The Dream Team
Inside Cricket assembled a panel of ten experts, including Dennis Lillee and Greg and Ian Chappell, to choose the best Australian Test XI from 1995 to 2005.
The XI 1 Matthew Hayden, 2 Mark Taylor (capt), 3 Ricky Ponting, 4 Mark Waugh, 5 Steve Waugh, 6 Adam Gilchrist, 7 Ian Healy, 8 Shane Warne, 9 Jason Gillespie, 10 Craig McDermott, 11 Glenn McGrath.
"The opening batsmen spots were tricky - talk about spoilt for choice," says the former New Zealand opener Mark Richardson. Plenty agreed, but in the end, one player was drawn from each of two of the most successful opening partnerships of all time. Matthew Hayden was the most popular choice to head the Australian batting line-up; his dominance of bowling all over the world for a sustained period - combined with his overall record - proved irresistible for eight of the panellists.
Mark Taylor was preferred next, finding his way into half the sides. Terry Jenner described Taylor as "the best Australian captain since Ian Chappell," while Chappell himself cited Taylor's catching ability as another factor in his favour. Justin Langer received four votes and Michael Slater three. The fact this pair missed out is indicative of the talent Australia has had at the top of the order in recent times.
The No. 3 position came down to a battle between Tasmania's two favourite sons. Greg Chappell and Darren Berry selected David Boon to fill what many perceive as the most demanding batting position. And both chose Boon's successor of Tasmanian pride, Ricky Ponting, at No. 4, as did Dennis Lillee. Yet the current Australian captain fills the No. 3 spot. "His ability to dominate bowlers either on the front or back foot is peerless in the current game," says Jenner, while Geoff Lawson acknowledges Ponting's brilliance in the field would add further quality to the side.
Nos 4 and 5
If there's a sniff of class in the top three, the side is positively reeking of it by the time we get through to No. 6. Ponting's three votes at No. 4 were automatically ruled out and the only other selection at second drop was Mark Waugh. "Wonderful to watch his batting," says Lawson. "Simply class," enthused Richardson. "For pure entertainment it is impossible to go past the junior Waugh's stylishly effortless batting," adds Jenner. Only Darren Berry wielded the selection axe on the gifted New South Welshman.
As with Ponting, Steve Waugh collected votes from all panellists, from positions three to six. He was favoured most heavily at No. 5 and his ability to be cool in a crisis, as well as his ruthless and determined attitude, were the major reasons given for Waugh's inclusion. In fact, "an automatic selection" was generally the only comment given - or needed - regarding Australia's most successful skipper.
Nos 6 and 7
The final middle-order place came down to a choice of two. Damien Martyn narrowly missed selection but our panel opted to play Adam Gilchrist at No. 6 and relieve him of the wicketkeeping duties. Ian Healy, with five votes at No. 7, pipped Martyn's four and sneaked, shifting Gilchrist, whose ten votes were evenly divided at six and seven, up the order.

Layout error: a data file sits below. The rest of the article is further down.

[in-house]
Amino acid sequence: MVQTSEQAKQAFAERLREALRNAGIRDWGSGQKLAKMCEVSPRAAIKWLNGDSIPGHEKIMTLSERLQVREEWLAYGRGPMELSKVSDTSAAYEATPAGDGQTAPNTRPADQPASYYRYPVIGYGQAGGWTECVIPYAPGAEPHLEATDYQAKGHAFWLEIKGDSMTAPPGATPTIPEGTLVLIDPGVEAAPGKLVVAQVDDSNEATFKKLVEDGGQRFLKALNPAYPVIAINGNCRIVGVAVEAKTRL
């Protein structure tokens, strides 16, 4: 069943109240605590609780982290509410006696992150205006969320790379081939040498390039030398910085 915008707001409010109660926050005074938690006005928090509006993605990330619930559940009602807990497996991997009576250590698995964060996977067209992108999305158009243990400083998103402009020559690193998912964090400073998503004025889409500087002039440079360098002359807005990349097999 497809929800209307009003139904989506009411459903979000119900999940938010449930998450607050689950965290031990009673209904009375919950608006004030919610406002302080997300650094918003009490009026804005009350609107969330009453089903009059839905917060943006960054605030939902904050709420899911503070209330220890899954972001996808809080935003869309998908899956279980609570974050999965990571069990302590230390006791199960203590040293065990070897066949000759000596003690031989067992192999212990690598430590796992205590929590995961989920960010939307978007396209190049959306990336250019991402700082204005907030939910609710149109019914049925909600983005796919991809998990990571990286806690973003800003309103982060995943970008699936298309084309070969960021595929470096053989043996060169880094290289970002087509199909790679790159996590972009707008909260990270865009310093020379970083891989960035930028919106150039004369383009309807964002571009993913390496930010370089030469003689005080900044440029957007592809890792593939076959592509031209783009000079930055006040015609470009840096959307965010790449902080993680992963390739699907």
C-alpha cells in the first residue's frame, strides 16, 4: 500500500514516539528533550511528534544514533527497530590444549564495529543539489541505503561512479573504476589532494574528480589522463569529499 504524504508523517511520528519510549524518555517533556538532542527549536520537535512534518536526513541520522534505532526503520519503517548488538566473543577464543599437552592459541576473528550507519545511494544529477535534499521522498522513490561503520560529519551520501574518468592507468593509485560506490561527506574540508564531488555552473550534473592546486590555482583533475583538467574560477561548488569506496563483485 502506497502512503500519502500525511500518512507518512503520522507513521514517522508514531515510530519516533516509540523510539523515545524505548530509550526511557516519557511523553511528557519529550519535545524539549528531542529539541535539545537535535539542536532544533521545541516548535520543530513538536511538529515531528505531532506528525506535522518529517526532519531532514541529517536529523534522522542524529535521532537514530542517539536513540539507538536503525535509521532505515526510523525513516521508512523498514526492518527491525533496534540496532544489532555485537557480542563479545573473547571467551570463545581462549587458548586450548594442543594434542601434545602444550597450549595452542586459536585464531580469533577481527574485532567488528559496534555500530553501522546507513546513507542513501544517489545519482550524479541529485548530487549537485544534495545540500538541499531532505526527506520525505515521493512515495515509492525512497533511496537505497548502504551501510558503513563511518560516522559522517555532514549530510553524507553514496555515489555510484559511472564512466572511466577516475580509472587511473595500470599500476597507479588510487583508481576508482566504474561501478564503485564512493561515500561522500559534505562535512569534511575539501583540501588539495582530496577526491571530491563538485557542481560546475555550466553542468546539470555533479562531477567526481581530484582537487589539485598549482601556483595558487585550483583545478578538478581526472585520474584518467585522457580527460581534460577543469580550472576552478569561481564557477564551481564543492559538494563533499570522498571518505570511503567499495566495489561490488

"Healy is the best keeper and it's a specialist position," says Ian Chappell, "plus he was no slouch as a batsman. However, Gilchrist is such a devastating batsman that he's ideal for the No. 6 slot, where a match can be won by a couple of hours of scintillating stroke play."
Guess who? The bamboozling leggie SK Warne was a walk-up starter with comments such as "the best spinner in the game's history," from Lawson being the prevailing wisdom. The next creator of controversy was Warne's brilliant back-up and sometimes-spinning sidekick, Stuart MacGill. Could a side with the Waugh twins at their peak go into battle with two quicks and two spinners? Four experts thought so. "MacGill's numbers [169 wickets at 27] are hard to ignore," said Jim Maxwell. "Most teams can't play legspin, so why not have two?" Lawson asked. Yet, much like his real life story, MacGill was consigned to the bench.
Nos 9 and 10
The first two of the three quicks - Jason Gillespie and Craig McDermott. Gillespie's 251 wickets at 26 are outstanding and this was acknowledged by our panellists. "At his best, Gillespie was on a par with Warne for difficulty of handling," says Richardson. McDermott's feats as Australia's spearhead early in his career and then at the start of this era were rewarded by six panellists, earning him selection just ahead of MacGill. Brett Lee, who was favoured ahead of Gillespie by Lillee, Michael Kasprowicz and Damien Fleming all received votes yet the men with the most wickets on the board - 542 between them - got the nod.
The final member of the side received all 10 votes. McGrath takes the honour of receiving the new ball and leaving Gillespie and McDermott to share it with him. "His record speaks for itself," Lawson said, while others were quick to highlight his absence as the key reason why Australia lost two Ashes Tests in 2005.
The selection of a captain was also a close call. Mark Taylor was elected skipper in every side in which he appeared. Steve Waugh received four nominations and Mark Nicholas deemed Shane Warne worthy of the honour. "Ideally, Warne's inventive and attacking cricket brain would captain this team, which is a choice of personal favourites rather than anything else," Nicholas says. With five votes Taylor, the man who led Australia into the era, takes up the reins.
Selectors Dennis Lillee, Ian Chappell, Greg Chappell, Mark Nicholas, Terry Jenner, Geoff Lawson, Mark Richardson, Darren Berry, Dean Jones, Jim Maxwell.
This article appears in a special edition of Inside Cricket titled A Decade of Champions. For subscription details go to www.magshop.com.au.